NEW YORK, JAN. 29 -- Wall Street stocks closed slightly higher today, as a scarcity of fresh war news from the Middle East kept trading subdued.

Smaller stocks, including some technology companies, attracted investor interest, while blue chips gained only mildly.

The Dow Jones industrial average rose 8.16 points to close at 2662.62. Gaining stocks narrowly led losers on New York Stock Exchange volume of 155.7 million shares.

The lack of war news prompted many investors to stay on the sidelines, analysts said.

"It appears institutions are willing to take their time as far as committing their cash," said Peter Davies, a vice president at Nomura Securities International Inc.

Oil traders, by contrast, pushed prices higher on fears of a wider Persian Gulf War after Monday's report of a television interview with Iraqi President Saddam Hussein saying Iraqi Scud missiles can carry nuclear, chemical and germ warheads.

Crude oil for March delivery on the New York Mercantile Exchange closed 89 cents higher at $21.85 a barrel. Oil products rose in sympathy, with unleaded gasoline for February delivery ending 2.72 cents up at 64.85 cents a gallon and heating oil gaining 2.15 cents to 70.43 cents a gallon.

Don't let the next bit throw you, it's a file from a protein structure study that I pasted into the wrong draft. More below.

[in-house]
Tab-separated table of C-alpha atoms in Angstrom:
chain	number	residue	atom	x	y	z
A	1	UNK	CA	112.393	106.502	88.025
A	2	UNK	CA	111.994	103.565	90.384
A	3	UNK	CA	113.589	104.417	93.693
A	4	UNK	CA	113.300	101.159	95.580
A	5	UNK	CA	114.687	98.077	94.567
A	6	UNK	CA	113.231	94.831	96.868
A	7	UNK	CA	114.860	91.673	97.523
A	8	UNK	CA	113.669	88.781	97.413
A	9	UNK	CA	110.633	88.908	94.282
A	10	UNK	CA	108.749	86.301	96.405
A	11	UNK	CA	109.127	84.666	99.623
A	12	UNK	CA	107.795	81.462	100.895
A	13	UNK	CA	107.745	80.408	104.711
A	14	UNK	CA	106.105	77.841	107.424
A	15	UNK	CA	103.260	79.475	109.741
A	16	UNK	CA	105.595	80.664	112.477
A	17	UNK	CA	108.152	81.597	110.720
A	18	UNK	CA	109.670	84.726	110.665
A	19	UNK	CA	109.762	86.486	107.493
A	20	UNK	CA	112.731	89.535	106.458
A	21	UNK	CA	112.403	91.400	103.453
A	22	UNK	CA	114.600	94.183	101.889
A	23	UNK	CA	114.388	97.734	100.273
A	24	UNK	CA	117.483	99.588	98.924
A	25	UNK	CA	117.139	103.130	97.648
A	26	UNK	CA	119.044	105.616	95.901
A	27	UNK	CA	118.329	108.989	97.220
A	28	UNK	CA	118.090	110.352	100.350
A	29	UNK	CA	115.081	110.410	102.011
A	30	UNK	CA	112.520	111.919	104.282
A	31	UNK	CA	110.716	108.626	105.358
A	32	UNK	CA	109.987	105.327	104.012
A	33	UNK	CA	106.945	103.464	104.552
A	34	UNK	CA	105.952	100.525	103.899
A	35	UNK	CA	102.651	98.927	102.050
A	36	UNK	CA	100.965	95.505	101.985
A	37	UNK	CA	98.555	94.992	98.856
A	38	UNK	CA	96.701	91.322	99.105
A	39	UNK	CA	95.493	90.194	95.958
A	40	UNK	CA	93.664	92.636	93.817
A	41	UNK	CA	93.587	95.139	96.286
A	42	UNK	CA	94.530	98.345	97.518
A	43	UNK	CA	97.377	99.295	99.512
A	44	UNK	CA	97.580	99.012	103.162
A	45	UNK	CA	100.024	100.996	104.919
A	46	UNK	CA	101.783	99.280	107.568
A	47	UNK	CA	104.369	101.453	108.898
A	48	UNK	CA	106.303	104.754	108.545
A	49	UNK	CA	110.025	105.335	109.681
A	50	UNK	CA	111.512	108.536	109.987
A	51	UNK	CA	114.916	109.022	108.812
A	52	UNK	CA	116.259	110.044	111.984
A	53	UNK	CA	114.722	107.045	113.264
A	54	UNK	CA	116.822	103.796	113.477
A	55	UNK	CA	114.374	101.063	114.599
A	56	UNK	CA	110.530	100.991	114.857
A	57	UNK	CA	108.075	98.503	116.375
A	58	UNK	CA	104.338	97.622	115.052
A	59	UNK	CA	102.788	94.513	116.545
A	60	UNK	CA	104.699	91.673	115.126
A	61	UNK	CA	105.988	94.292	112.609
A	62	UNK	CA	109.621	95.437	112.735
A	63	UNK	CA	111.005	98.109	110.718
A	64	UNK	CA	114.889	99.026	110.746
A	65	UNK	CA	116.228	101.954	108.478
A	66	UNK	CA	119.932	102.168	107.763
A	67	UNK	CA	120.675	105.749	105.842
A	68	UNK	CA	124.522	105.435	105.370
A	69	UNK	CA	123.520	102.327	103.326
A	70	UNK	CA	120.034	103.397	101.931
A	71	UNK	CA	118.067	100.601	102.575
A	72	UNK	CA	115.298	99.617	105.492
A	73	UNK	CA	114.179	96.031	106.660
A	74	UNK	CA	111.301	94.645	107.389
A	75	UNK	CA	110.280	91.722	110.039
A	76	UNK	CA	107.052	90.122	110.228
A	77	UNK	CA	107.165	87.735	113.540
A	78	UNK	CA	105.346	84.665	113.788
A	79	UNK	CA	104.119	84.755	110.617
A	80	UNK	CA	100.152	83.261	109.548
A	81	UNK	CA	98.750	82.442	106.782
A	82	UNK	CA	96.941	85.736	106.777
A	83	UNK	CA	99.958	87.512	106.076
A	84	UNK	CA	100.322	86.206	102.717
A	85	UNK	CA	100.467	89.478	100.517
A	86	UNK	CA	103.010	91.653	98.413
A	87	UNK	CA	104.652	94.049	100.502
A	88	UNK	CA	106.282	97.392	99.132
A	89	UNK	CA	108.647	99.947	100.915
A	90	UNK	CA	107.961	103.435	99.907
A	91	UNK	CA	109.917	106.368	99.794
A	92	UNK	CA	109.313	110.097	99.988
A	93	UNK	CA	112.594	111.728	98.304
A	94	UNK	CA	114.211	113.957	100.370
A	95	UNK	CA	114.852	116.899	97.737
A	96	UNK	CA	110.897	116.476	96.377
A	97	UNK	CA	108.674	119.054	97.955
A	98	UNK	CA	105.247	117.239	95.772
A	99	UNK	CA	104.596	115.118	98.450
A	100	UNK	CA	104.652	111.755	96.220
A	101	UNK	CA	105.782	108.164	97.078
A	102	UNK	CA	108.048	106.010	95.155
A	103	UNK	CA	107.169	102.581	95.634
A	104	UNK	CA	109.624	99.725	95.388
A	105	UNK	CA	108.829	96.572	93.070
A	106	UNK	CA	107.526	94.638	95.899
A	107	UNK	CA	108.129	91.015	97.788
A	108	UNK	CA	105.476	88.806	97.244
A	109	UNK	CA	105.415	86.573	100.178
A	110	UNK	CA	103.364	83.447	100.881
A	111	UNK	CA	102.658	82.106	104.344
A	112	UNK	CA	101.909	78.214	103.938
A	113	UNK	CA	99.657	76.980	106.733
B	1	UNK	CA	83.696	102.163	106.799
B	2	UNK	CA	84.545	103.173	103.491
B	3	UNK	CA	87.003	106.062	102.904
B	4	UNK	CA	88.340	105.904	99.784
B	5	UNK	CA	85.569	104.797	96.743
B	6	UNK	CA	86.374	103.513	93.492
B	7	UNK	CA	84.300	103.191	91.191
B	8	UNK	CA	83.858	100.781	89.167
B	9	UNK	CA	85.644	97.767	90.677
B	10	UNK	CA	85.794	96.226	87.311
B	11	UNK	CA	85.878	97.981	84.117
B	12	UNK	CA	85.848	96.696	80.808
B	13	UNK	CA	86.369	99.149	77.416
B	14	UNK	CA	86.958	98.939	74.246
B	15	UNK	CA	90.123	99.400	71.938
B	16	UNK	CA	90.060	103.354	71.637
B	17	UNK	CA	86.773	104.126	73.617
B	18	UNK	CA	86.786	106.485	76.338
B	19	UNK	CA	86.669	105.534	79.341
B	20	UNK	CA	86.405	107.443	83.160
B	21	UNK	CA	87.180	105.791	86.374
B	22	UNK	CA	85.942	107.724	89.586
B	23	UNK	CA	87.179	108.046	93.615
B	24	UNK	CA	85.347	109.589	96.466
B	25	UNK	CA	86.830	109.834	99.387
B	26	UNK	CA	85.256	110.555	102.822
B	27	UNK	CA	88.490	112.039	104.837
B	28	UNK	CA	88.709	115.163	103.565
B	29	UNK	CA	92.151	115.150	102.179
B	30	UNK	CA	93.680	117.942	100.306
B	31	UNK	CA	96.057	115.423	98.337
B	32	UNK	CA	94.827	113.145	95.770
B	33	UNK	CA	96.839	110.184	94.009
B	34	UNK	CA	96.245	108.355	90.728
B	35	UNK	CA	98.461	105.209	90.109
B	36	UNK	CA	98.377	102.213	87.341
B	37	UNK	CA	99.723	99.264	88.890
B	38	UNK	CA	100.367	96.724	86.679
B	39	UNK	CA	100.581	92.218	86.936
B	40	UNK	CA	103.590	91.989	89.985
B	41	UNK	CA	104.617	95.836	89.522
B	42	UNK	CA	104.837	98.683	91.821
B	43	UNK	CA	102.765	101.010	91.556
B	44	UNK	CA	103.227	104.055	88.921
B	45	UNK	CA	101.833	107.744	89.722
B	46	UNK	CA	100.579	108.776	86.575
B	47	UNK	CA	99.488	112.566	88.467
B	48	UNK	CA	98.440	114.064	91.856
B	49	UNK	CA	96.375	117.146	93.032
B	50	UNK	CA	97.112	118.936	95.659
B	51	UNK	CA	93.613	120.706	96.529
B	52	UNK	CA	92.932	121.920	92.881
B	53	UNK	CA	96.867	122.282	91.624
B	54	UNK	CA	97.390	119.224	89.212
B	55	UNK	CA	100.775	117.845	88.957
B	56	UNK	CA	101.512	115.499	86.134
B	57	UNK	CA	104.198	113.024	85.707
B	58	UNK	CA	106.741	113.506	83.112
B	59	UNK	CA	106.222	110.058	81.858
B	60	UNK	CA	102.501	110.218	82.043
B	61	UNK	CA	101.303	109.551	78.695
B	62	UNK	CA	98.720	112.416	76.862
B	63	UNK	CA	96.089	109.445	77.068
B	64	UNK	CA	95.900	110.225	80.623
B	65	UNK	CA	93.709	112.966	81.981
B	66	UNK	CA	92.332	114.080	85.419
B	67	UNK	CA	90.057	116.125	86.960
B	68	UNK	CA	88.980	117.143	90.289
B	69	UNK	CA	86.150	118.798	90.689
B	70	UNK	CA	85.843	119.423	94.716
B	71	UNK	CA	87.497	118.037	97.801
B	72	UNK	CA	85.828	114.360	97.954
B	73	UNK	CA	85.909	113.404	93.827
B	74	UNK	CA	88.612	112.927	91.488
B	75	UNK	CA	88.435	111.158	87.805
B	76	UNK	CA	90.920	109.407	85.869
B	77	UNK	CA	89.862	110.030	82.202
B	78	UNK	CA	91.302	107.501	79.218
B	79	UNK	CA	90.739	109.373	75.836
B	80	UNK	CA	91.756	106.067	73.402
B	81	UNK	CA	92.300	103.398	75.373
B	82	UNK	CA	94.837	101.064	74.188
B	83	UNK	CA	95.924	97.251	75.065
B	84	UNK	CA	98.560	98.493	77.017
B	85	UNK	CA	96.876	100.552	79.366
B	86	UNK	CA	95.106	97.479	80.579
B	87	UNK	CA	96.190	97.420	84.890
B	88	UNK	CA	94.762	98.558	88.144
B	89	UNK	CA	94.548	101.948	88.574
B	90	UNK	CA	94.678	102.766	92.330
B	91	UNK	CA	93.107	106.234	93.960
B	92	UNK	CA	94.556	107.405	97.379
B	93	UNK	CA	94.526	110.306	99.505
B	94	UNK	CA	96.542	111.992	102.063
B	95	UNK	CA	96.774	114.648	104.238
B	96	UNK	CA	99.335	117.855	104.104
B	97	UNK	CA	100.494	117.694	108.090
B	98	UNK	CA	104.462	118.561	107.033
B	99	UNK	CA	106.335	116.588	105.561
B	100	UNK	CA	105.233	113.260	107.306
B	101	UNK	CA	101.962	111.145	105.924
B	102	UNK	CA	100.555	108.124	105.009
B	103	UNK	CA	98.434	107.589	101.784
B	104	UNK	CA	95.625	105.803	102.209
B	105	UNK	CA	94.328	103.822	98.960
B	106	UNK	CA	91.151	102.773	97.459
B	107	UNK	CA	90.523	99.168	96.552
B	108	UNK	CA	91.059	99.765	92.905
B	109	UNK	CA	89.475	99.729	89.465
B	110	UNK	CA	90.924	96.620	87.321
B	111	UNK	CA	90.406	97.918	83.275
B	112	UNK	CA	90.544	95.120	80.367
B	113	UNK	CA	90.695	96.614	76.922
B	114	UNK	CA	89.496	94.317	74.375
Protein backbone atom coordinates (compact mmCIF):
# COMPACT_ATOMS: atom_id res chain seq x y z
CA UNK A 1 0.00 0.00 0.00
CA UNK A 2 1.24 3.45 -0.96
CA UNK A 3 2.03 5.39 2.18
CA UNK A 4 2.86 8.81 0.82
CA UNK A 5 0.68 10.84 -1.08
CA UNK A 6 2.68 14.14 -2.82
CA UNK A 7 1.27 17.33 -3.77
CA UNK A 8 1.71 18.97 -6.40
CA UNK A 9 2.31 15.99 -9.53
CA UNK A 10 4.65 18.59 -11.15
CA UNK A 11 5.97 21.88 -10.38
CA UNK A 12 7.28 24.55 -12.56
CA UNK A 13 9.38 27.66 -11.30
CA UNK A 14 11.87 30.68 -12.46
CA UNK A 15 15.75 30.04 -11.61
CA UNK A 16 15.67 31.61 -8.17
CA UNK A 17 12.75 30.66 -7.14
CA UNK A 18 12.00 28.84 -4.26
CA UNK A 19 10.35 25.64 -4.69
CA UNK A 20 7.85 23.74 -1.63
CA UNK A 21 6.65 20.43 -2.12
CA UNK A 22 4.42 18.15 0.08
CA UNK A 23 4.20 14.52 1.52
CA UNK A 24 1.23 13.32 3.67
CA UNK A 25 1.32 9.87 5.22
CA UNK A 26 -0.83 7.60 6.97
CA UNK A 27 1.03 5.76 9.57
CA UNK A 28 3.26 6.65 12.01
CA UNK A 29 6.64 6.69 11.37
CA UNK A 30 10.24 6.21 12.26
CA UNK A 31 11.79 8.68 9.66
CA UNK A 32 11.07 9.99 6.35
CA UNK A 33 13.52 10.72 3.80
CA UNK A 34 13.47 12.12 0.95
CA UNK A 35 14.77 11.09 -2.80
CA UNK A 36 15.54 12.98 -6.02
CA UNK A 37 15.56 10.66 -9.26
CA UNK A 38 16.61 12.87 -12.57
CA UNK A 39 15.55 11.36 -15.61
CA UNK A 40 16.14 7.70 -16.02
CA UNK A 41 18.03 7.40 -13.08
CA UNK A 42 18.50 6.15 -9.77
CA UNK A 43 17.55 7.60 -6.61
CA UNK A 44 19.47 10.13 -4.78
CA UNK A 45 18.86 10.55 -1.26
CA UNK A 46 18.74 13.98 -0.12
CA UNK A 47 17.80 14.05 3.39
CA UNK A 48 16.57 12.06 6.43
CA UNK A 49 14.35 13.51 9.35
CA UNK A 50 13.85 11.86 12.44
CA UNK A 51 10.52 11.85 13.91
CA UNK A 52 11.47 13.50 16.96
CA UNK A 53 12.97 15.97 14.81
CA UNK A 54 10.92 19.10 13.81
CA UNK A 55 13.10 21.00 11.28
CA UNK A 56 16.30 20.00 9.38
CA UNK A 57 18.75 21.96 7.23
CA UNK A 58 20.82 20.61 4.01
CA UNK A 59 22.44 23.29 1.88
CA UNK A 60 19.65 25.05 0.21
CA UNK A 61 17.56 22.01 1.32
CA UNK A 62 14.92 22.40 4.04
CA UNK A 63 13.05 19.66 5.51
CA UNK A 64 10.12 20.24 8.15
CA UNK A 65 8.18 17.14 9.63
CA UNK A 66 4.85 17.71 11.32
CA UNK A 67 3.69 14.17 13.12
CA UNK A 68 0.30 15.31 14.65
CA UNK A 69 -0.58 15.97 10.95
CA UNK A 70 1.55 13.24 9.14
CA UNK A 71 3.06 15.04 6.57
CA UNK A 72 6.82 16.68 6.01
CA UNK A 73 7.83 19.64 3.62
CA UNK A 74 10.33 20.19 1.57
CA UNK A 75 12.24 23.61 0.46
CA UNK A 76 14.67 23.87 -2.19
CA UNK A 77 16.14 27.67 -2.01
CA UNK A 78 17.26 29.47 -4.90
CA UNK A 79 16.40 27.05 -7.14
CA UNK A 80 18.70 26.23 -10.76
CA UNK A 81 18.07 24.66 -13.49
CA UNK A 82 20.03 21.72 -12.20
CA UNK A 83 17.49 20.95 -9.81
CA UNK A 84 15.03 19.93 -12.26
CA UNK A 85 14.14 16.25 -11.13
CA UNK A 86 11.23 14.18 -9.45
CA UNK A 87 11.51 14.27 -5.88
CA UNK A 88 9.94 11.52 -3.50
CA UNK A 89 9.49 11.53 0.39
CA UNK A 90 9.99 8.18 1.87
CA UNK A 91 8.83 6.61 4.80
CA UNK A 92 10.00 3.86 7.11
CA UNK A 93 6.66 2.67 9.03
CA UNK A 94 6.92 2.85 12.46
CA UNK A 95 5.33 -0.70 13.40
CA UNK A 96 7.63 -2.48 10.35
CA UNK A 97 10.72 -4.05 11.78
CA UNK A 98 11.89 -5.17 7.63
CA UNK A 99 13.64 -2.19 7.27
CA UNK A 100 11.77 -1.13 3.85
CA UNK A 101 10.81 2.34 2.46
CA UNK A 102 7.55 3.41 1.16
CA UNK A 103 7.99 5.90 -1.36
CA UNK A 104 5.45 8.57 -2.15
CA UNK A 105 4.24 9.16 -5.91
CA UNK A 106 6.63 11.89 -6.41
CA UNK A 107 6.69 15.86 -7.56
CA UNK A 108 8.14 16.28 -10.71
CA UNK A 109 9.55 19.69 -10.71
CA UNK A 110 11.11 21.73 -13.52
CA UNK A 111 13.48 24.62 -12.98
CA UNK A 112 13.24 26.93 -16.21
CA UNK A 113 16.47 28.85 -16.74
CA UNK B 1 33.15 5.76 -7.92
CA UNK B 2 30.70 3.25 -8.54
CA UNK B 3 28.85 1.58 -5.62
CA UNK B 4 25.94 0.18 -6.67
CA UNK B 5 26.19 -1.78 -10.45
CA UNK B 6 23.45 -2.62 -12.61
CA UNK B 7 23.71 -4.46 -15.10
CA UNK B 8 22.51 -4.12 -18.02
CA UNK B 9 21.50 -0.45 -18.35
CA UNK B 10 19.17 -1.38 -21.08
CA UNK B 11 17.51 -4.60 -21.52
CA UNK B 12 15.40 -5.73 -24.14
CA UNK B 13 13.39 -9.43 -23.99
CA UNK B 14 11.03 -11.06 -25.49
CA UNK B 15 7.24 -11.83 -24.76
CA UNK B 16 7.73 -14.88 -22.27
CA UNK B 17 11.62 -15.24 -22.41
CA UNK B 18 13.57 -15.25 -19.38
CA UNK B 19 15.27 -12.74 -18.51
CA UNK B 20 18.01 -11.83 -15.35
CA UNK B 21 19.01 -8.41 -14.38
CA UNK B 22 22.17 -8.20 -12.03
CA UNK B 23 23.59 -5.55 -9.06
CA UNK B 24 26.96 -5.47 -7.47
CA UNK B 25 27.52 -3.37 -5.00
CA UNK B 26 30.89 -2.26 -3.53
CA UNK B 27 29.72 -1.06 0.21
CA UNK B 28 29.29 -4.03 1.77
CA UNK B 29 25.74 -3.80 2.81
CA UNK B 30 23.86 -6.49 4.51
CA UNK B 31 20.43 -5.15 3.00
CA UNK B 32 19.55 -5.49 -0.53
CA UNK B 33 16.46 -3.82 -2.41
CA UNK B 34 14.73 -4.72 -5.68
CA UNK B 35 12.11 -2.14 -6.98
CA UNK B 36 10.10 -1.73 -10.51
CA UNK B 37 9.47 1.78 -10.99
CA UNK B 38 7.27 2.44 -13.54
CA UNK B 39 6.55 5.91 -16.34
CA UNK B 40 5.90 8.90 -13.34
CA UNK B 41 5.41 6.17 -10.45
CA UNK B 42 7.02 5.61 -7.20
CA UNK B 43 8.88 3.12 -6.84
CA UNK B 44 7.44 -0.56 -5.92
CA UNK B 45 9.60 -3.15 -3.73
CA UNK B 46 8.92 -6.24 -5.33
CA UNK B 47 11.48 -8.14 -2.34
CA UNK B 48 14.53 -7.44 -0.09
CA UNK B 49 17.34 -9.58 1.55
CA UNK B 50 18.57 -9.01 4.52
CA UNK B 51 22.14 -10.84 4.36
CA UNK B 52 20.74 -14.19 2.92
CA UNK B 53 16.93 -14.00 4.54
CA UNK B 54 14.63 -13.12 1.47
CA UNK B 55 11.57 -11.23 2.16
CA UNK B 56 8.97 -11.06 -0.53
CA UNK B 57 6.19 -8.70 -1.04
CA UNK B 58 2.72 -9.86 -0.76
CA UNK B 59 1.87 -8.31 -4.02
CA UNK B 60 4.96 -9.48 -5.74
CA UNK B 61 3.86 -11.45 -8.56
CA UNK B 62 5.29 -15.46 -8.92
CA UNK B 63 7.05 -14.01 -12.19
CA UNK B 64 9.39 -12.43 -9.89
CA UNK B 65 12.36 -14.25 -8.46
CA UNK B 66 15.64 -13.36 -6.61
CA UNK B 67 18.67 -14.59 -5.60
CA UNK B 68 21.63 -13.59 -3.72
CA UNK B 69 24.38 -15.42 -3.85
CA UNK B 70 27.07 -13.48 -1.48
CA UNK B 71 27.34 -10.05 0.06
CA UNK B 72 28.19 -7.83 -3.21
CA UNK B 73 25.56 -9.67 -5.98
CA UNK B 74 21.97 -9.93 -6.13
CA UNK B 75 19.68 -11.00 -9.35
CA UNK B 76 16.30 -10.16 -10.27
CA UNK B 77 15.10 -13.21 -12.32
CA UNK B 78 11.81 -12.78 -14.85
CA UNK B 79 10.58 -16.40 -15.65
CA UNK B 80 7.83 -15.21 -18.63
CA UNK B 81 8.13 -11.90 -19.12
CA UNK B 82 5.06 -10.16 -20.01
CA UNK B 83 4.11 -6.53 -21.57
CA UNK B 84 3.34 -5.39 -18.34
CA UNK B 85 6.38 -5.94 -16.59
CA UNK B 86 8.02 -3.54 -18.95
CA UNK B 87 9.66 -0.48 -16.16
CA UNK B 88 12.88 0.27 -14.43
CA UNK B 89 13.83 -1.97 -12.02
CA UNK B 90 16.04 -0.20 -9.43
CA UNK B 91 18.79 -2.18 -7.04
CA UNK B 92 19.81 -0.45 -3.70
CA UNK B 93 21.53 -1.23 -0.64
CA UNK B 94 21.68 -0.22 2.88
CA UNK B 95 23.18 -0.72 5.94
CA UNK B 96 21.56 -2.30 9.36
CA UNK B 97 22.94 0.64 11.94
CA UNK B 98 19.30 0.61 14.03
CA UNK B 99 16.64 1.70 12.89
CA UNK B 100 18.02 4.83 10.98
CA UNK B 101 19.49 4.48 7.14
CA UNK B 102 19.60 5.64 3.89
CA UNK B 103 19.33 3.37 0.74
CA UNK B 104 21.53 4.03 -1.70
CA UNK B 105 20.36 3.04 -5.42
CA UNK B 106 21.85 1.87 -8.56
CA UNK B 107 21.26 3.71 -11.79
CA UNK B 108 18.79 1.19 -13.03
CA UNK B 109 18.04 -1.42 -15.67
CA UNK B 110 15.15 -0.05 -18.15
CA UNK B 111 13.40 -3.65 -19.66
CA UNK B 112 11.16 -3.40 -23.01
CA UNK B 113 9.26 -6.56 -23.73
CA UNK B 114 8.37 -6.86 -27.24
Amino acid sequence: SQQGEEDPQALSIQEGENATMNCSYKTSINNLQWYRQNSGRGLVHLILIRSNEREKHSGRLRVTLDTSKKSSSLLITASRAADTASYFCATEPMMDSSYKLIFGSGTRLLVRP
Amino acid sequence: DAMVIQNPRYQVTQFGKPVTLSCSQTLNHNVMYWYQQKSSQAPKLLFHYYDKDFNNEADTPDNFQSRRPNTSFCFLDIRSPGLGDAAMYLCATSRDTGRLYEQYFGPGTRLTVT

Stock analysts said they continue to expect the Federal Reserve will lower interest rates to revive the sluggish economy, a prospect that may help relieve some war worries and boost small-capitalization issues.

"As short-term rates go down, small-cap stocks have a tendency to outperform," said Joseph Barthel, director of investment strategy at W.H. Newbold's Son & Co. "Small companies generally borrow short term."

Others said they were far from certain about the short-term direction of the stock market. "Right in here we have a tug-of-war," said Alfred Goldman, director of technical research at A.G. Edwards and Sons Inc.

Traders said the market largely ignored the government's stronger-than-expected report on durable goods orders, which rose 4.4 percent in December, above the projected 2.5 percent gain.

Commodore International added 1 1/8 to 14 7/8 in brisk trading after its fourth-quarter earnings exceeded analysts' estimates.

Boeing Co., which dipped Monday after reporting fourth-quarter results, rebounded to 47 1/4, up 3/8. Goldman Sachs & Co. raised its five-year earnings estimate on the company.

Health care stocks climbed after publication of an industry survey showing corporate spending on employee health care is still rising.

U.S. Healthcare's projection of strong fourth-quarter earnings helped it rise 3 1/8 to 34 7/8. Sierra Health Services gained 1 to 16 3/4, and Pacificare rose 2 1/2 to 20.

McDonald's Corp. lost 1 to 26 3/4. It said Monday it expects 1991 to be a tougher environment from an economic and competitive standpoint, and Shearson Lehman Brothers Inc. lowered its 1991 estimate for the company.

The NYSE composite index fell 0.10 to 183.37. The Standard & Poor's 500 index fell 0.19 to 335.84. The American Stock Exchange index rose 0.73 to 310.57, and the Nasdaq over-the-counter index was up 3.81 to 400.61.